If you haven’t heard of FIRE before, it’s an acronym in personal finance writing that stands for Financially Independent, Retired Early. The Physician on FIRE guy? Not actually on fire. He’s just a family man who achieved financial independence at 39. You see “FIRE” kicked around a lot on the MMM forums too, and it’s a goal of many. It turns out most people don’t actually want to work for a living! I mean, given the choice between lounging by a pool in Guadalajara and a lifetime of office drudgery, most of us would be marching out on our bosses and guzzling Corona in no time! Well, I’m here to tell you things aren’t actually that simple. You might not actually want FIRE! To understand why, let’s take a closer look at its definition.

FIRE is generally defined as the stage a person reaches when the return on their investments is enough to cover their living expenses. A quick bit of math you can do to figure out your FIRE number is to take your annual expenses and multiply by 25. (If you spend $25,000/year for example, your FIRE number is $625,000. Start saving.) The reason for this is 4% interest is a generally accepted estimate of how much you can reliably make off the average portfolio. It’s somewhere between too-safe 2% GICs and somewhat-risky 7% index funds, and 4% just kinda became the default number. At any rate, I have no reason to dispute its logic. 4% certainly makes sense to people far smarter than I. However, FIRE is no longer a goal of mine. Part of the reason is the numbers are outside my grasp — I’ve done the math and I have no delusions about my ability to save — but I’ve also grown up a bit and experienced a different view of retirement. I now know what it’s like to barely work at all, and what I’ve found is it actually totally sucks! I needed to create value in the world to feel fulfilled, and sometimes, people were willing to pay me to create that value! Why wouldn’t I take the money? So what if someone might define that as “work”? Retirement sounds great on paper, but do you never want to work for anything ever again and just lie back and consume? Fuck, no!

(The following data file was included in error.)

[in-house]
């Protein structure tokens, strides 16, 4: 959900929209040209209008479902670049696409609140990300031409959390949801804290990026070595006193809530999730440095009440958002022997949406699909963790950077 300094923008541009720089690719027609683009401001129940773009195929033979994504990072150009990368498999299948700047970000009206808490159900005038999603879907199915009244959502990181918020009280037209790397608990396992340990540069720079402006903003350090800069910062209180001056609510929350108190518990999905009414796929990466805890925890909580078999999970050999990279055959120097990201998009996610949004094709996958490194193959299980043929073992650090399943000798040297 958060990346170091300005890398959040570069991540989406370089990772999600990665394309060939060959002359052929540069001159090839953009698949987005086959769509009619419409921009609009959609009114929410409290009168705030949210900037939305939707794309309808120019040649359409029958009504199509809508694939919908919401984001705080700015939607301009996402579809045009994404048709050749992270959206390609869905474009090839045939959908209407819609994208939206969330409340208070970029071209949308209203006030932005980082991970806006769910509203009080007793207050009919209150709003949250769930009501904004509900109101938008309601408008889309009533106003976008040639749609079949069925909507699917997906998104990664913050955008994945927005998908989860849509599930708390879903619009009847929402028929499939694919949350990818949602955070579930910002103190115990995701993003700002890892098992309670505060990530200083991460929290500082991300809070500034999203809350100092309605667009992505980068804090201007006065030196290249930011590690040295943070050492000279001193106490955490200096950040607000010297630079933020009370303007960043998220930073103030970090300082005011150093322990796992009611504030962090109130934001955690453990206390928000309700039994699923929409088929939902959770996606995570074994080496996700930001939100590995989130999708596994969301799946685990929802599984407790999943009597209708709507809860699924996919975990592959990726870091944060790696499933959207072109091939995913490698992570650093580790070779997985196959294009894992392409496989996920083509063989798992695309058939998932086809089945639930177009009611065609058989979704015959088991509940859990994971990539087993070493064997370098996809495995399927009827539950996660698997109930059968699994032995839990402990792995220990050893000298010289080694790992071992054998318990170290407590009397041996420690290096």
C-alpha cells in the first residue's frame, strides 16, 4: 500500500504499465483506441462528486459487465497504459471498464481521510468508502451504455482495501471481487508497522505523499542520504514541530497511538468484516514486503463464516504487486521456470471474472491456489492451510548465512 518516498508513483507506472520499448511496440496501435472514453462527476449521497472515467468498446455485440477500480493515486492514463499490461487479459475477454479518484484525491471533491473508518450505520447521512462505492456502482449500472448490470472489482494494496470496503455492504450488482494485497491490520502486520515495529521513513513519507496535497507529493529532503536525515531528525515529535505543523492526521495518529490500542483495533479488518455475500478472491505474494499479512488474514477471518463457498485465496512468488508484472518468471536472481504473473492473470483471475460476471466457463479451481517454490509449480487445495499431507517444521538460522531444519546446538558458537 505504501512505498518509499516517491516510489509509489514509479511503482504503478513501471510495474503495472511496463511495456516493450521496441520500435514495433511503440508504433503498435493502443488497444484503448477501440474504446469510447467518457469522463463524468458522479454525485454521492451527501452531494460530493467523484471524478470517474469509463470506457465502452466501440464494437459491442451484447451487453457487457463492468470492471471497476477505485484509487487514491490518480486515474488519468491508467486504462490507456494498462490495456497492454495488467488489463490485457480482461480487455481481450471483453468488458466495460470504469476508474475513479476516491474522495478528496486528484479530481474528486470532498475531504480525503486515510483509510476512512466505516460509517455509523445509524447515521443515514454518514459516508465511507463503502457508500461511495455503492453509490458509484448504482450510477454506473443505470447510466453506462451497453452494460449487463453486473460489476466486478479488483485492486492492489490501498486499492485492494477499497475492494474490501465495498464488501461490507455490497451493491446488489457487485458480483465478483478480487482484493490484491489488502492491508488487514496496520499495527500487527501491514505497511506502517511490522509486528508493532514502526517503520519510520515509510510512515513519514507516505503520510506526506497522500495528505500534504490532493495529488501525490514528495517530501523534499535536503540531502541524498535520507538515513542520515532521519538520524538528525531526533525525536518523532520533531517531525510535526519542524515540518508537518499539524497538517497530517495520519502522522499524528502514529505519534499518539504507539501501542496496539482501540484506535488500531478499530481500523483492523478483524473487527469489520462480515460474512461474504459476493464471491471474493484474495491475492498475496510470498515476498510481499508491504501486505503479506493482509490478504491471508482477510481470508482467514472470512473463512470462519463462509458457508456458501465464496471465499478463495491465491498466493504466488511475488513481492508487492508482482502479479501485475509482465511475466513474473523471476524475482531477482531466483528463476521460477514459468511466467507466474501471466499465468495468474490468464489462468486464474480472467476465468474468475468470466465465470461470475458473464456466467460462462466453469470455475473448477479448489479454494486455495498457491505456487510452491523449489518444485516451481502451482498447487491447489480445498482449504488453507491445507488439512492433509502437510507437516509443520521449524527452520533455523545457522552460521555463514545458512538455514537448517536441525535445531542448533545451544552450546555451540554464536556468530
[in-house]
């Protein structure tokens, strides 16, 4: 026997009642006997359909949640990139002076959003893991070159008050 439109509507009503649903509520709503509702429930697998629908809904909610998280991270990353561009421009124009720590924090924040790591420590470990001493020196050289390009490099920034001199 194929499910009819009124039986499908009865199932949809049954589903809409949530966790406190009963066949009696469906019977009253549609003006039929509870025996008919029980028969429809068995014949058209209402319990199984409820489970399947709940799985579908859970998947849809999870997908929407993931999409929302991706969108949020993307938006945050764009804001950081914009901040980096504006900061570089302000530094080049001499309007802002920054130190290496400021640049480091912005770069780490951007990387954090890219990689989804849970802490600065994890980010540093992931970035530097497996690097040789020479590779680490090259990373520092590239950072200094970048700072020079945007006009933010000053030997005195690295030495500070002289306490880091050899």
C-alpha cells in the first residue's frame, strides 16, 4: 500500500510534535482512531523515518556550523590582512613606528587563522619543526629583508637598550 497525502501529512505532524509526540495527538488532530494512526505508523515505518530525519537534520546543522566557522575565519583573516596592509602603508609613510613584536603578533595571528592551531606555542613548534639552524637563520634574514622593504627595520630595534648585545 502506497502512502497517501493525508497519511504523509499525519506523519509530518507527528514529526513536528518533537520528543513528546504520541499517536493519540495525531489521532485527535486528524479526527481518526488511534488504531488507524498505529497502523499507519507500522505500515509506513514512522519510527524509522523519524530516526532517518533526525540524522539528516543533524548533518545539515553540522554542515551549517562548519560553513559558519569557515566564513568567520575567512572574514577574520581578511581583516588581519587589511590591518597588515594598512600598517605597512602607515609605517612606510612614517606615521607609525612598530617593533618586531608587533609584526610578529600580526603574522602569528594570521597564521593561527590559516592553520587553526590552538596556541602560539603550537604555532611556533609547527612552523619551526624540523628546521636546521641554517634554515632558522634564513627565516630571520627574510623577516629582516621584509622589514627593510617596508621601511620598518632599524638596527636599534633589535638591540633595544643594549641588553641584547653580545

With this in mind, I started optimizing my lifestyle. I needed freedom whenever I wanted, some work to feel useful, autonomy in my professional life, and enough money to have fun. FIRE wasn’t the solution because many FIRE followers try to frontload all their earning towards their early years working brutal hours, then they putter around not knowing what to do with themselves as soon as they retire! The Mad Fientist retired at 34, spent months travelling, then “realized it wasn’t making him happy”. Mr. Money Mustache basically went back to work doing construction and managing rental houses. If FIRE is so great, why are so many success stories plagued with ennui or employment akathisia? Well, it’s because full-on, work-hard-now-to-never-work-again FIRE is just too extreme. Fundamentally unbalanced, it takes too much effort in early life and too little effort in later life. In theory, it’s a great goal to work towards, but maybe there’s a better solution that can give you the good life now. I call it “HEAL”.